A way to think of it is the warnings on pills. If 4 versions of a type of pills say “warning, use of this drug could cause complications including heart attack, stroke, paralysis, or death” and 1 version says “warning, use of this drug could cause complications” and that’s all people know of that type of pill, they’re going to assume that 5 pill has similar “complications”. However if it the last pill said “warning, use of this drug could cause complications such as exhaustion, fatigue, and dizziness” then people are likely going to go “oh, yeah they’re not good but its not like its DEATH”. If they just left it off completely though, without any warning, people would naturally be distrusting.
Say Marijuana has the potential for withdrawl symptoms, though generally weaker than many other substances including Alcohol. Those symptoms are [list of symptoms]. All users may not experience withdrawl from the substance.
Yep, I see this.Gotcha. And its great to see you open and honest about wanting to find that kind of stuff out and being receptive to it. It’s a quality more in the active community for this needs to have. American’s are conditioned to think of harm not just in what it does to others but what it does to ones self, so behind honest about those will help as it will show that the affects are generally not horrible comparatively.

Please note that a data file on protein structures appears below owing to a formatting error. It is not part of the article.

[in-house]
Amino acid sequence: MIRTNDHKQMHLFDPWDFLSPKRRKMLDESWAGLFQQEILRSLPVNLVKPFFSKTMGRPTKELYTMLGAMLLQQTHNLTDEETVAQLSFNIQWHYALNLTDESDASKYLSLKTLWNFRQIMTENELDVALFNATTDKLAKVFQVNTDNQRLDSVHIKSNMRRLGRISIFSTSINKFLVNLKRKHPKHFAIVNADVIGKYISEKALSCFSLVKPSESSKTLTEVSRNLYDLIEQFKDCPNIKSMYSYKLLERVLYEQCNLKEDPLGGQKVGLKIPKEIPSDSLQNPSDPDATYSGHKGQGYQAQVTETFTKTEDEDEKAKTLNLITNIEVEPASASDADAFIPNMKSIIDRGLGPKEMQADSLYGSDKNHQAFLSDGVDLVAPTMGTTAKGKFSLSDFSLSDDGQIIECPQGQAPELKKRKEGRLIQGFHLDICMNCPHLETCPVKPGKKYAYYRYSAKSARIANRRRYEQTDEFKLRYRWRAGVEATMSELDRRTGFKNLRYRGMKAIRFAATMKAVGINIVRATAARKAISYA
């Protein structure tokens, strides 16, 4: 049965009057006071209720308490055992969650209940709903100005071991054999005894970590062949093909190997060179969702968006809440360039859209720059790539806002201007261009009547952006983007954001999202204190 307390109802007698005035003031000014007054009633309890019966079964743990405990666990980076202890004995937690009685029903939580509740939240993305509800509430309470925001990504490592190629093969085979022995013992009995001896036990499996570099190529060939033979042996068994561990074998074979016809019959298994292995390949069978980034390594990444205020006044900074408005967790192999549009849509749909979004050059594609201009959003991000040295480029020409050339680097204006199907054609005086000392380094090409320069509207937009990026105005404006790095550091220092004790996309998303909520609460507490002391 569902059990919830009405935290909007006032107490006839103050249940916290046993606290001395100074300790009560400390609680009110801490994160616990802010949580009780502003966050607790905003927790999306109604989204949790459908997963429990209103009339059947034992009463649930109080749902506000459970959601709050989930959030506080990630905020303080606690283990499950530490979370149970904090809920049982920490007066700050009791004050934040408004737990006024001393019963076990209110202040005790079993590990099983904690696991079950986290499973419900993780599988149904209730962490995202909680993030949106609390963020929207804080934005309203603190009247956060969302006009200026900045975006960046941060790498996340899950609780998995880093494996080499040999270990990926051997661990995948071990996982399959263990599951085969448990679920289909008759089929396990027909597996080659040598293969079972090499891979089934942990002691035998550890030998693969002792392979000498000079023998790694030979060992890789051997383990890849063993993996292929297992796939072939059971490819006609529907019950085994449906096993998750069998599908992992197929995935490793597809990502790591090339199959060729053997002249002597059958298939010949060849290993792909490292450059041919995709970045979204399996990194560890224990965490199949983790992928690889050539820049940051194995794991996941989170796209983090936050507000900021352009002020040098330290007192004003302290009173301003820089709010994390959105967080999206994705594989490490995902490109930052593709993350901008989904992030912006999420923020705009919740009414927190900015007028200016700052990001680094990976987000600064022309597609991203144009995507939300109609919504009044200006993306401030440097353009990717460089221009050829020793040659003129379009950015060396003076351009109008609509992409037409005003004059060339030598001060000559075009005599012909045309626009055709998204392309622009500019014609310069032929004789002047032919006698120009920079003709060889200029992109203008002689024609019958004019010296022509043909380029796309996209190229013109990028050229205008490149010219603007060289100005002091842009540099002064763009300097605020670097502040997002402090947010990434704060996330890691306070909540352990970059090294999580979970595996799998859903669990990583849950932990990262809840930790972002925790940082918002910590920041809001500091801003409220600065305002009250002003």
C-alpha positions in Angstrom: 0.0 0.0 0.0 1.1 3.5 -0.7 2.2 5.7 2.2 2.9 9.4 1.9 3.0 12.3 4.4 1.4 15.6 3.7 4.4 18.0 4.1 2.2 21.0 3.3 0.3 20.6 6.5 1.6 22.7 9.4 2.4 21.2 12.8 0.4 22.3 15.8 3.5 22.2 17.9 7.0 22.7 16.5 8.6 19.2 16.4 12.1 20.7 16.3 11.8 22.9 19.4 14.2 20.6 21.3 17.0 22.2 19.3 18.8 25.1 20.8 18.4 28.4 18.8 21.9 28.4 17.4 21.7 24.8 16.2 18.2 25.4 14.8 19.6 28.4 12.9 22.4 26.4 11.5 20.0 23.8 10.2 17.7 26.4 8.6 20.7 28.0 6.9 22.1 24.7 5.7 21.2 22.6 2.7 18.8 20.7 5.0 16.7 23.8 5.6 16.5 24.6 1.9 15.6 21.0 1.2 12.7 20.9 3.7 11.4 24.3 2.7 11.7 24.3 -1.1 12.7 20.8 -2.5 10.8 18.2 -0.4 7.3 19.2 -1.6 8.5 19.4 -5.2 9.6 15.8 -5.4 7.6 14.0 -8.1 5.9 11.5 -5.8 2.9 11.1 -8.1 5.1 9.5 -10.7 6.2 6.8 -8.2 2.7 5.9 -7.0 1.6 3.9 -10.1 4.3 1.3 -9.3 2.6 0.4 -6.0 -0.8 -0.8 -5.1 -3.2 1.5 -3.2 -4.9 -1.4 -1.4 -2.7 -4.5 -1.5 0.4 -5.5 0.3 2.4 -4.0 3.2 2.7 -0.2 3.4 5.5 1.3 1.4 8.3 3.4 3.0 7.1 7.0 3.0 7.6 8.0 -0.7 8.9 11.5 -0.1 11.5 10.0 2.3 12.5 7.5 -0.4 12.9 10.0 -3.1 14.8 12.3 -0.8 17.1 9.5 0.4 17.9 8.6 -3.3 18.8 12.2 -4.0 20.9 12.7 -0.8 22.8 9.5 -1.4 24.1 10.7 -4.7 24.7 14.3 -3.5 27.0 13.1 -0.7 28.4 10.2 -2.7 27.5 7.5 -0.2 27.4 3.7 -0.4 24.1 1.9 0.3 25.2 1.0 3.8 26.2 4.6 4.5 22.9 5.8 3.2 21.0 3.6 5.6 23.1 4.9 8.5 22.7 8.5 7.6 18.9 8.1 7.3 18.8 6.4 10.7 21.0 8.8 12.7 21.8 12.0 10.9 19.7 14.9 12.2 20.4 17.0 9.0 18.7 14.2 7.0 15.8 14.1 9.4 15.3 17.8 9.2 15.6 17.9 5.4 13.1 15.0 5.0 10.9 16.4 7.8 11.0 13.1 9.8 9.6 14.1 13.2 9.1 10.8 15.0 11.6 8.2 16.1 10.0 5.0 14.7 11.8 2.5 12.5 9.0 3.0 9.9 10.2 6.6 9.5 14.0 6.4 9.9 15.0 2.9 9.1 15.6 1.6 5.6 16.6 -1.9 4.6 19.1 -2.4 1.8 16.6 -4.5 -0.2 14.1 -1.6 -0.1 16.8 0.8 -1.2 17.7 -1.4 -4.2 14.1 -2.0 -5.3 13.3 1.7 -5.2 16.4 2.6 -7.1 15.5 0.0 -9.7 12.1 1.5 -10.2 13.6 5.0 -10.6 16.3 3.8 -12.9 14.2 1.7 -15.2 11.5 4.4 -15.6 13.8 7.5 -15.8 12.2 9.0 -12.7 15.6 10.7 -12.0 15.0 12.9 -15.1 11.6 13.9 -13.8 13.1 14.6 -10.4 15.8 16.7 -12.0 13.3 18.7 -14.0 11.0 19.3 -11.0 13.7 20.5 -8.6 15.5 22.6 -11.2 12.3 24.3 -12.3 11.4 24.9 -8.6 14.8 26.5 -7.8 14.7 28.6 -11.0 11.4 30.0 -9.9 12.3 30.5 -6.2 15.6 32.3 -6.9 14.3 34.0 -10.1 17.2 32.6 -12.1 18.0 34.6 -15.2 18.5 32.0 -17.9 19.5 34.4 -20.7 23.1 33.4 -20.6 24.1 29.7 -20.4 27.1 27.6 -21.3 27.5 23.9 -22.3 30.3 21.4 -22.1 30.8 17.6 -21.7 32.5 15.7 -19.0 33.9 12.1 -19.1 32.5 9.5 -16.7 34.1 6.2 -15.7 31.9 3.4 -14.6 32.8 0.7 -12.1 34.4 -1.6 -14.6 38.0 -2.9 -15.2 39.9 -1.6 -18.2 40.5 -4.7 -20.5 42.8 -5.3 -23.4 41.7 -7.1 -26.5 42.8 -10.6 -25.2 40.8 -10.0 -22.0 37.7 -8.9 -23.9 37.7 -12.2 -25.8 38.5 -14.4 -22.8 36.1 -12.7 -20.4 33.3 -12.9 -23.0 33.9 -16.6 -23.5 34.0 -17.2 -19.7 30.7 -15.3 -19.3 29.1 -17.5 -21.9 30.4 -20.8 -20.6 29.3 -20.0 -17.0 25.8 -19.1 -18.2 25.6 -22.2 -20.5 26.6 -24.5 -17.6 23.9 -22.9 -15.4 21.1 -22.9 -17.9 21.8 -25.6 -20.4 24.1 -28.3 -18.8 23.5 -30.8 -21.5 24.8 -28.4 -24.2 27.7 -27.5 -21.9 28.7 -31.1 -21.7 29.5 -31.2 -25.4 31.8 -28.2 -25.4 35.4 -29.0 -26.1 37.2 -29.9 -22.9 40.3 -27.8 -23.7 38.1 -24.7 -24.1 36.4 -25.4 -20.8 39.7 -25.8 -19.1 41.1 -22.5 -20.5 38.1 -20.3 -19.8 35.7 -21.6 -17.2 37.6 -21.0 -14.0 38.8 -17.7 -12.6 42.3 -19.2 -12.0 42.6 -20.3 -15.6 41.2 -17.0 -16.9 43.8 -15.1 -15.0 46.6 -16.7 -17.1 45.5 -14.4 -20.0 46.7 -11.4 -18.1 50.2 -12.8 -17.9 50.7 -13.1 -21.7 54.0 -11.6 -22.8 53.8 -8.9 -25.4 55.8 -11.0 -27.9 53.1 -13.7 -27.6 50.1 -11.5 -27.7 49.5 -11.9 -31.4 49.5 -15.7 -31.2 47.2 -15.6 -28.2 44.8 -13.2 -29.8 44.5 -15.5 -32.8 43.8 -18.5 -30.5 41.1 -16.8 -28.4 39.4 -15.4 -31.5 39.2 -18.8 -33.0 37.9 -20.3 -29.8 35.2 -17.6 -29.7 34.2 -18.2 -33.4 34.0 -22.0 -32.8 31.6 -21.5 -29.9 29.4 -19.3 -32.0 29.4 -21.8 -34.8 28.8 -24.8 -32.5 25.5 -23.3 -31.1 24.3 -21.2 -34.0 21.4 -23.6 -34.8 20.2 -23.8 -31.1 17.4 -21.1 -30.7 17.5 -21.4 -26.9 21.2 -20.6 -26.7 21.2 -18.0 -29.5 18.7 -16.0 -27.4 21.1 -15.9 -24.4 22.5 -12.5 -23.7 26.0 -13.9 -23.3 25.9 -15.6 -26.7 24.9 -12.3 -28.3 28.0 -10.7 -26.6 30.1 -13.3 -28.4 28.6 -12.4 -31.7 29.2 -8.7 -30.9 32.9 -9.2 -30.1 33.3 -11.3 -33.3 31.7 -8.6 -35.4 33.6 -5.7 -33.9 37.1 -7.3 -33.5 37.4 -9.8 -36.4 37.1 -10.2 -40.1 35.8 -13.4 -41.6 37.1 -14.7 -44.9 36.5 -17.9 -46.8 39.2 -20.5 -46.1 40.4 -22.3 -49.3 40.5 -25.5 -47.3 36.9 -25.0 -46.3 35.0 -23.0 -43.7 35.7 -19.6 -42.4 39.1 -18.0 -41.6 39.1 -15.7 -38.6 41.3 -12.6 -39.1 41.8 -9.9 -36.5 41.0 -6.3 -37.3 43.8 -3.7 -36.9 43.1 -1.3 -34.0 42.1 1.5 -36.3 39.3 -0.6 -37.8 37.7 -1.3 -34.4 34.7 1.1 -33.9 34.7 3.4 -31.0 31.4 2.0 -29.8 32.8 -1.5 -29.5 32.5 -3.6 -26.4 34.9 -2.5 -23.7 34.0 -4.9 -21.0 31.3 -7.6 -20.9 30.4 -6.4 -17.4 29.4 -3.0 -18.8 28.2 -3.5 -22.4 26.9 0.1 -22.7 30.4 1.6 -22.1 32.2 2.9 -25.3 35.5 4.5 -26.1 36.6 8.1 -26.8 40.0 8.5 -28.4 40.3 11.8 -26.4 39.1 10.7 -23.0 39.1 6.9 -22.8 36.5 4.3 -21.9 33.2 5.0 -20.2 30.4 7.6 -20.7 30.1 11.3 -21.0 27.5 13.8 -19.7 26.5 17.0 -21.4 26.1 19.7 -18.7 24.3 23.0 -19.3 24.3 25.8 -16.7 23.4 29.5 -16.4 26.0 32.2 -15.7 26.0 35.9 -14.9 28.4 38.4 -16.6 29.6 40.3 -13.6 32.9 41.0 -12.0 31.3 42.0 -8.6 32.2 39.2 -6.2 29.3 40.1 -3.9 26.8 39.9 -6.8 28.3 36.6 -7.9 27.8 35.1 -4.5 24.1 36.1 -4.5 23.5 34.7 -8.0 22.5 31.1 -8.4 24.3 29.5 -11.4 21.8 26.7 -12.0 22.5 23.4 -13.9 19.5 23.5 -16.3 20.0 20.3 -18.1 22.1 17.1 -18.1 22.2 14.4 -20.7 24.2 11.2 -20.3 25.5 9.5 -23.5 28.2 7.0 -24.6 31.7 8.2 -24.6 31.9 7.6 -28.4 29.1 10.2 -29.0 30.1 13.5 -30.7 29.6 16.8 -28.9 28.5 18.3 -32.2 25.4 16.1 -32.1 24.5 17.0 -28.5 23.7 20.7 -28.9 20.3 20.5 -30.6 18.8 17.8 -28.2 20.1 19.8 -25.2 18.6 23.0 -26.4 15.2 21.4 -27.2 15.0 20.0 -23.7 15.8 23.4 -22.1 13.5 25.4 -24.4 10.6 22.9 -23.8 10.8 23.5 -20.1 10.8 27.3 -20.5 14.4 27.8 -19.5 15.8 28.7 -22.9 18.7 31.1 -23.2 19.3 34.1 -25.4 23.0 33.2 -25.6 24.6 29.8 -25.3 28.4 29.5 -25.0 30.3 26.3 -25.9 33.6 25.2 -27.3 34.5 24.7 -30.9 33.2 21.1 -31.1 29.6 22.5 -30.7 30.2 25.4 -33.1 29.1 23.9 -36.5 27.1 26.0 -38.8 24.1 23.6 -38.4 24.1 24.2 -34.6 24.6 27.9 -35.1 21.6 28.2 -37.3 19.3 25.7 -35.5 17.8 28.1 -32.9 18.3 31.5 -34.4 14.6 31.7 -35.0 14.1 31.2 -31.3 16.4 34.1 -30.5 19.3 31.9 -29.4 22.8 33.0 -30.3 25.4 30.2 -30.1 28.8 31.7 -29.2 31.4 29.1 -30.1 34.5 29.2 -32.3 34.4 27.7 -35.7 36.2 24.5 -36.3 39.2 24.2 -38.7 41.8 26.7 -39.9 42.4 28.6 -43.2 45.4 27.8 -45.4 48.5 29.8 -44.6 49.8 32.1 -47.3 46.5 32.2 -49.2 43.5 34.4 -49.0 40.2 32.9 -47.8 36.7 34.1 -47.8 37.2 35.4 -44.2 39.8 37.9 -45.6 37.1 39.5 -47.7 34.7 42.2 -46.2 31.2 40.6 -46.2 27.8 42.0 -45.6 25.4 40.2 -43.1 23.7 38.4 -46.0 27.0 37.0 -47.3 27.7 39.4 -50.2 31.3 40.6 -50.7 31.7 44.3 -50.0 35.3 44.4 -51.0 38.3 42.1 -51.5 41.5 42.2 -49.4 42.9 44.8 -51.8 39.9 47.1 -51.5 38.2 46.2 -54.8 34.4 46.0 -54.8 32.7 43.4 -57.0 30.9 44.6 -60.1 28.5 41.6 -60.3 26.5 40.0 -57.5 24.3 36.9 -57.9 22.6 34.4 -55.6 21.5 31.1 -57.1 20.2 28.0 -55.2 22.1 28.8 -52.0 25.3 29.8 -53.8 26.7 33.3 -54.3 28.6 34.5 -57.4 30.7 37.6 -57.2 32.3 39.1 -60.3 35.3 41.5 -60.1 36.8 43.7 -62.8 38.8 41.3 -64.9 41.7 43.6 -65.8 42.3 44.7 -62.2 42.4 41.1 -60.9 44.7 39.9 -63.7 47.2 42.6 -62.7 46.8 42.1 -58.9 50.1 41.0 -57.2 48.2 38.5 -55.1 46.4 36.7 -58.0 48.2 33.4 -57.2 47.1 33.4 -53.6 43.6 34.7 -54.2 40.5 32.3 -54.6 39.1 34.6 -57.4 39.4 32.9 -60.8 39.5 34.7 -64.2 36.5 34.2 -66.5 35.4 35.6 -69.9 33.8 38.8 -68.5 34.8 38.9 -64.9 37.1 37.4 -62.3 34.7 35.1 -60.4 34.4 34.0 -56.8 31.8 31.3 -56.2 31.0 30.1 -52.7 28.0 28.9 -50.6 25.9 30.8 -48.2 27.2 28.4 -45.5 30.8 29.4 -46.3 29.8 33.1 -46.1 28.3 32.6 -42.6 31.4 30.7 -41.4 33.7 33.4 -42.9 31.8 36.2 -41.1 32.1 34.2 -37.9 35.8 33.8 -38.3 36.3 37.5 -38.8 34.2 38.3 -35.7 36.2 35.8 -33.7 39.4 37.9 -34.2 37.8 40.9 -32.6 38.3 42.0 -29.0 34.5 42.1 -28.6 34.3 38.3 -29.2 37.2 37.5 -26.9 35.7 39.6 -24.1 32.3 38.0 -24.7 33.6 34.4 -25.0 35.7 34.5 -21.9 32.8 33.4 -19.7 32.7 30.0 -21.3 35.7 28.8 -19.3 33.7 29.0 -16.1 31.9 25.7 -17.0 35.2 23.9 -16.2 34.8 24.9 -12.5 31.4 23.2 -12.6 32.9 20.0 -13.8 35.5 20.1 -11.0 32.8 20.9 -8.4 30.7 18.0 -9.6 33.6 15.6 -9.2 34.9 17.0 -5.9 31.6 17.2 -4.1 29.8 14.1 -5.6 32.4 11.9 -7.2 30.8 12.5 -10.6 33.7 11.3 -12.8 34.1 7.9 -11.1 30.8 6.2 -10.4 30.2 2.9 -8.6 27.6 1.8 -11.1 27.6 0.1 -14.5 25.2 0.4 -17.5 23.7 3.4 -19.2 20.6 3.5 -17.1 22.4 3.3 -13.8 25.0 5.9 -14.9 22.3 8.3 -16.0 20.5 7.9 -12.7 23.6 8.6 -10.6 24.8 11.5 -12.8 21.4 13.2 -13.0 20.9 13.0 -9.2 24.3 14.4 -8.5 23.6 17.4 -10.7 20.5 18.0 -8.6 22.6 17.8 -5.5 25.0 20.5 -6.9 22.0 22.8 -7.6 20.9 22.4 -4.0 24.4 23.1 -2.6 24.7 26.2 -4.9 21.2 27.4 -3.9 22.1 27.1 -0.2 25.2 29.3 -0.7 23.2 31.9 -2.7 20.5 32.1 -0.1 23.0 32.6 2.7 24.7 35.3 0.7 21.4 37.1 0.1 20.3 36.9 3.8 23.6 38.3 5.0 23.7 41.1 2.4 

I reference the crime angle, and reduction of criminal enterprise. I hit the national security angle. I say that it should be a health problem and not a criminal problem. I do NOT make a fiscal argument nor a social argument (which seems to be a crime argument, so perhaps I touch on it). I was trying to super briefly acknowledge these other argumnets, to be found elsewhere, and focus the reader on my principle.Again, you’re viewing this from that libertarian scope.
Here’d be my advise to you honestly in regards to your site.
Do not abandon the “harm principle” notions and the government getting out of peoples private business notions. Those aren’t bad. Don’t make it your sole focal point though.